Solidarity and Social Distancing

Solidarity and Social Distancing

We’re all in this together. 

Lex Orandi, Lex Credendi: How We Pray is How We Believe

Lex Orandi, Lex Credendi: How We Pray is How We Believe

The following is a homily delivered by a college chaplain on March 2, 2020. The homily is based on the Gospel reading of Tuesday of the First Week of Lent, MT 6:7-15. In this passage, Jesus gives us the “Our Father” and admonishes babbling in prayer like the pagans do. 

Astronomy, God, and the Search for Elegance

Astronomy, God, and the Search for Elegance

Do faith and science operate in completely separate, non-overlapping realms? In the first of a series of articles for Thinking Faith, Vatican Astronomer, Guy Consolmagno SJ, explores how science works, how scientists work, and the place that faith has in science—simply because scientists are people.

Overcoming Scrupulosity with Moral Conversion

Overcoming Scrupulosity with Moral Conversion

In 1984, Hollywood released “Gremlins,” a film about a father who brings home an unidentifiable furry little animal as a Christmas present for his son. Turns out, this little guy is even more unique than they realized. If you feed it after midnight, it spawns intelligent and vicious lizard-like creatures who are intent on mayhem. I’m not sure there’s an insightful moral of the movie, but there’s an unmistakable surface-level message: otherwise-innocent things can become monsters if you improperly feed them. Therein lies a message to the scrupulous. 

Overcoming Scrupulosity with Spiritual Conversion

Overcoming Scrupulosity with Spiritual Conversion

“Do you know what happened to my heart? When I saw you, my heart fell in love with you.”

An Elevator for Levels of Happiness: More to Say than Small Talk

An Elevator for Levels of Happiness: More to Say than Small Talk

Thanks to Paul Nicolaus for a recent review examining scholarly research on the kind of happiness we might experience en route to the office each morning. 

Overcoming Scrupulosity With Intellectual Conversion

Overcoming Scrupulosity With Intellectual Conversion

In the 1957 movie, “12 Angry Men,” a dozen jurors are assembled for the purpose of determining whether a boy, accused with the murder of his father, is guilty of the alleged crime. The first ballot, though one-sided, lacks the required unanimity to convict: 11 guilty; 1 not guilty.  

The Copernican Revolution – Differently

The Copernican Revolution – Differently

I once thought that the Copernican Revolution was about the modern scientific view of the universe displacing the old Earth-centered view.  Consider Neil deGrasse Tyson’s 2014 re-make of Carl Sagan’s “Cosmos” TV series, with its animated sequence about Giordano Bruno being condemned and burned by church officials for advocating that the stars were other suns, orbited by other worlds (if you have not seen the Bruno sequence, click here to watch it, and go to about the 16 minute mark).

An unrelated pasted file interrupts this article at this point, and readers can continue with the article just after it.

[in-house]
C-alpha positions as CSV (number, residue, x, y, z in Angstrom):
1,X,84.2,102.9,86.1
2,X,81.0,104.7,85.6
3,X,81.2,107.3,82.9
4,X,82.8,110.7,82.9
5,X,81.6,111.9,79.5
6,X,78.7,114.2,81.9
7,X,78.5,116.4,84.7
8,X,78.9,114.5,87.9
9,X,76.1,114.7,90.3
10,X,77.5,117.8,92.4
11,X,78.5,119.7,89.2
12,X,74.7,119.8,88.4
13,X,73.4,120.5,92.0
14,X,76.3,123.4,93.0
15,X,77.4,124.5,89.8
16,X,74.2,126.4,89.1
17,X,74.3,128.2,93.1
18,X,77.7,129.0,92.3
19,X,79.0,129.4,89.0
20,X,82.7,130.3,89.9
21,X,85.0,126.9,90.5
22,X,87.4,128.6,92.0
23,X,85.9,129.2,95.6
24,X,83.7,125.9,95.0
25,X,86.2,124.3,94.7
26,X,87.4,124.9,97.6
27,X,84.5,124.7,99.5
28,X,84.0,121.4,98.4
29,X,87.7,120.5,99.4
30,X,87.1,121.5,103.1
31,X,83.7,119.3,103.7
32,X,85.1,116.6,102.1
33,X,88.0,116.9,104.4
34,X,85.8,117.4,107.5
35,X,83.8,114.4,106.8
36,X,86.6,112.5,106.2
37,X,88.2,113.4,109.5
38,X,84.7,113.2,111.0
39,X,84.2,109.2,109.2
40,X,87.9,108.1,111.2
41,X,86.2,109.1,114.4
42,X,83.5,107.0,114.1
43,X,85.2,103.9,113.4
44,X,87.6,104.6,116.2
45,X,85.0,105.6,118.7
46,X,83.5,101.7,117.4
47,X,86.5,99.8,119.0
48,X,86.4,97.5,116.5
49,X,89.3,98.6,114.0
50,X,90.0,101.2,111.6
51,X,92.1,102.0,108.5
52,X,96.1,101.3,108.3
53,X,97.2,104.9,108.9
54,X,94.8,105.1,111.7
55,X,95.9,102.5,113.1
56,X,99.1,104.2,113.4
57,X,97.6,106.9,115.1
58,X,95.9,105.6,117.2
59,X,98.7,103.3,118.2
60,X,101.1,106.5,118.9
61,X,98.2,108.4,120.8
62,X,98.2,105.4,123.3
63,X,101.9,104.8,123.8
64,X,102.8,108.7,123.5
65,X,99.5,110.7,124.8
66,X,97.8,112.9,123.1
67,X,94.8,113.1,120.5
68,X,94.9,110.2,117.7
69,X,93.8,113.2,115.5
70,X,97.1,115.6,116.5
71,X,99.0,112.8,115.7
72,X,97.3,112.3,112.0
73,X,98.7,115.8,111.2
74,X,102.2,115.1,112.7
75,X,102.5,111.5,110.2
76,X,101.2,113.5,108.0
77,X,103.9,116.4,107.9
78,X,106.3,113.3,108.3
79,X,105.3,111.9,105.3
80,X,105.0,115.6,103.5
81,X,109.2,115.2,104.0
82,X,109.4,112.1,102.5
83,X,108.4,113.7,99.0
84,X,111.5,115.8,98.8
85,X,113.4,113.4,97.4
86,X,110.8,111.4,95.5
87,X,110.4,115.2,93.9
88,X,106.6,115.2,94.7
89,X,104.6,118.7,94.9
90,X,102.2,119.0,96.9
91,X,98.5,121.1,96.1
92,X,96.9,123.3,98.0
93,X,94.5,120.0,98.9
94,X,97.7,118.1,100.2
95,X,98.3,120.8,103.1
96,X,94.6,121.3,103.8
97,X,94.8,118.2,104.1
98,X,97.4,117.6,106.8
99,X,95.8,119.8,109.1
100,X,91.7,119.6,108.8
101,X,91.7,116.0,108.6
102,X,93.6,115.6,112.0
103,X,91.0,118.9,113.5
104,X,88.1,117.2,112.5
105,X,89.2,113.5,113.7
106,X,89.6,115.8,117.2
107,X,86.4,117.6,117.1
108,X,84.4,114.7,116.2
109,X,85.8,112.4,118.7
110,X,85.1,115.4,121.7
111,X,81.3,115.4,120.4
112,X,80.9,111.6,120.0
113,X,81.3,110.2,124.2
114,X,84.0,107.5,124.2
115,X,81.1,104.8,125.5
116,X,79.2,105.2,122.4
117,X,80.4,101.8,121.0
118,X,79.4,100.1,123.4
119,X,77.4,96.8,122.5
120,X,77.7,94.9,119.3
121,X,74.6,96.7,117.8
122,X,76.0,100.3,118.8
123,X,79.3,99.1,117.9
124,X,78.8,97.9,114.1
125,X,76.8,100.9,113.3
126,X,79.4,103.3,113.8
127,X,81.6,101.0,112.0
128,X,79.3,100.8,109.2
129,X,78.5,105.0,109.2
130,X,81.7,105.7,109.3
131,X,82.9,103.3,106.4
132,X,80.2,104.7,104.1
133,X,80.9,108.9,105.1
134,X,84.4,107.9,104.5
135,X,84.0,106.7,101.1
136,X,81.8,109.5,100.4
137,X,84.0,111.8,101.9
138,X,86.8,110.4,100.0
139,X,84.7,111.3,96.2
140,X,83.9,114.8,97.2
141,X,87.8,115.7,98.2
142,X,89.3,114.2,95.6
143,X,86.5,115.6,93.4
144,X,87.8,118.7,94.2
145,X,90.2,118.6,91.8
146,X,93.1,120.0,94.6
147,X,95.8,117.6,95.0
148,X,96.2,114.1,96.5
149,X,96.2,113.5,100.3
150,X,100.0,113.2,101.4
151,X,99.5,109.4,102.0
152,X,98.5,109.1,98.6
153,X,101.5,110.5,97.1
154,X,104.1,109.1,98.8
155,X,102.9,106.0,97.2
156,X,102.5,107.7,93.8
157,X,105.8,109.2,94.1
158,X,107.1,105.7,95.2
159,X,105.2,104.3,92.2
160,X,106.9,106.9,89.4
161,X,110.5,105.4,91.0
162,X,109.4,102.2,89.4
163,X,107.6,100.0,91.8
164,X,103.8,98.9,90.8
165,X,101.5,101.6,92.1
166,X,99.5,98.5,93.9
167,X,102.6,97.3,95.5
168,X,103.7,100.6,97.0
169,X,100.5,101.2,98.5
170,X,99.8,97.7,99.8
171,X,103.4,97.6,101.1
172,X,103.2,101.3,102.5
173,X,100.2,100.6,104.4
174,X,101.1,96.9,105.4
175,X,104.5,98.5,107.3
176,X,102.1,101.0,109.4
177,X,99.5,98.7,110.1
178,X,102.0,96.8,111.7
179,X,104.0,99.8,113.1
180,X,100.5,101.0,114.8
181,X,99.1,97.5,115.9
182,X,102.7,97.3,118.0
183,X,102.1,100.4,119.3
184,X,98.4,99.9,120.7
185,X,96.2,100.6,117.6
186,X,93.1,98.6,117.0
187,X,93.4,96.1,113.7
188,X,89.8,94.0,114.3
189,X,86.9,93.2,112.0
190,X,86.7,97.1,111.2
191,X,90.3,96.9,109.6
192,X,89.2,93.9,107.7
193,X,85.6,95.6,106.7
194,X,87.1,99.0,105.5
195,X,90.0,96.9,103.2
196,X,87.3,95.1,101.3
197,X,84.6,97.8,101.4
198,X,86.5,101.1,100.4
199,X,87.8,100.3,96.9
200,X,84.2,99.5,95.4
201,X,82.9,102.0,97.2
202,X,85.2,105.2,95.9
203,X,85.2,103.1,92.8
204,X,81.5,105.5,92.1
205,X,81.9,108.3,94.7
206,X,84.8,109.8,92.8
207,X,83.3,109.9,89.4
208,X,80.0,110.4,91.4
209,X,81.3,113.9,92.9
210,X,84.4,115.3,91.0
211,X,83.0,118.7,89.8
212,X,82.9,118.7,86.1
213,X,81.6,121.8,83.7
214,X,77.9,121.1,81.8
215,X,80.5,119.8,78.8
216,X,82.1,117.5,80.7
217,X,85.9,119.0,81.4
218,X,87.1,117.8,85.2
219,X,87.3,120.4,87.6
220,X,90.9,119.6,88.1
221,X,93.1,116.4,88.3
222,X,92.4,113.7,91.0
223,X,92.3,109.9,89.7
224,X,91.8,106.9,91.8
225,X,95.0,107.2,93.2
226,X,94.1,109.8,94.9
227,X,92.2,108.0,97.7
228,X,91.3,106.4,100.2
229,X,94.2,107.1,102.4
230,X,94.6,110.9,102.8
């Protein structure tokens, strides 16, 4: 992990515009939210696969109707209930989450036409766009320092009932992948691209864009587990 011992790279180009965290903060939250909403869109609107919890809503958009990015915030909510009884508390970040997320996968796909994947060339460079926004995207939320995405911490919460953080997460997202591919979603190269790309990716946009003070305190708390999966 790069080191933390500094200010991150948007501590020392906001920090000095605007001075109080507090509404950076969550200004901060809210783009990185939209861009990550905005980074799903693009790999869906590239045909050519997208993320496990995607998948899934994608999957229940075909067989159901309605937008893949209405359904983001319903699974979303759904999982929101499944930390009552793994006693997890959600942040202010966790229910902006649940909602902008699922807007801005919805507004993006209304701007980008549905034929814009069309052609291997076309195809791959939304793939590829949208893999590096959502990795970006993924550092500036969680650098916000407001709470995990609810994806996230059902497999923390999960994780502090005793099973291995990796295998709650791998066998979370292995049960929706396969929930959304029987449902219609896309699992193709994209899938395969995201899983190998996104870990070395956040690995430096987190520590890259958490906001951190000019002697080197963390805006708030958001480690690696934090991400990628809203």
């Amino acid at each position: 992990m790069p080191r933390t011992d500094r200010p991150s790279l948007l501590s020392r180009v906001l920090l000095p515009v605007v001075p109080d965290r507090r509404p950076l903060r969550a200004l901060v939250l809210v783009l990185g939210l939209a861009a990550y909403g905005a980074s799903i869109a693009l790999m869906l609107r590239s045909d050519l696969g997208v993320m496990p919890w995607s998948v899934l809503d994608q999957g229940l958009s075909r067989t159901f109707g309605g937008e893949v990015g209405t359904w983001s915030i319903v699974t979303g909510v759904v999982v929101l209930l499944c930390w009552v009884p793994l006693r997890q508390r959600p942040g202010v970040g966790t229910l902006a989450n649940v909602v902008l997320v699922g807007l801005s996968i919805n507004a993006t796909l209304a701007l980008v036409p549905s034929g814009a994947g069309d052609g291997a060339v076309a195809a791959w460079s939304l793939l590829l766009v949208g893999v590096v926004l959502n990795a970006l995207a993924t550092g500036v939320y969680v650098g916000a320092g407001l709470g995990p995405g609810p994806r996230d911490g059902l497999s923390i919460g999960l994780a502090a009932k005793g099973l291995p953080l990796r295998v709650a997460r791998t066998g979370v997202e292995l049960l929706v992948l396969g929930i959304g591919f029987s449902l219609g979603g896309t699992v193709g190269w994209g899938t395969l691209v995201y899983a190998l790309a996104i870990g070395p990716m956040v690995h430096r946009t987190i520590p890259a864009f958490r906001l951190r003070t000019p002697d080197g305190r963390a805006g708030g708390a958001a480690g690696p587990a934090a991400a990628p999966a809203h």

A Strange Anointing: Glory in Suffering

A Strange Anointing: Glory in Suffering

When God first began teaching me about suffering, I was a young, non-Catholic, and found the whole subject completely depressing. As a rule, most non-Catholics have no theology of suffering. I, personally, had no handle on the glory of suffering, and using those two words in the same sentence seemed, well, stupid, honestly. I wanted the Gospel to be health and wealth and prosperity.My analytical mind works at extremes, and I began frantically planning for the worst case scenario, imagining the innumerable excruciating ways one could be "crucified with Christ" (Galatians 2:20).

Since I was a Bible geek, it was Revelation 2:8-10 that God used to confront me with my fear, as the church in Smyrna was also in danger of the fear of suffering. Jesus personally encourages them in the midst of severe persecution and poverty.

Great Resources for Learning about Quantum Theory (and Its Relationship to a Trinitarian God)

Great Resources for Learning about Quantum Theory (and Its Relationship to a Trinitarian God)

There is an enormous corpus of talks, articles, commentaries, and YouTube presentations that focus on one of the strangest discoveries of the 20th century: quantum mechanics and its startling attendant features, the principles of uncertainty and superposition. When you consult the resources identified in this post by Mr. George Farahat, be prepared to increase your understanding of how quantum mechanics has changed our understanding of reality, and how it relates to theology.

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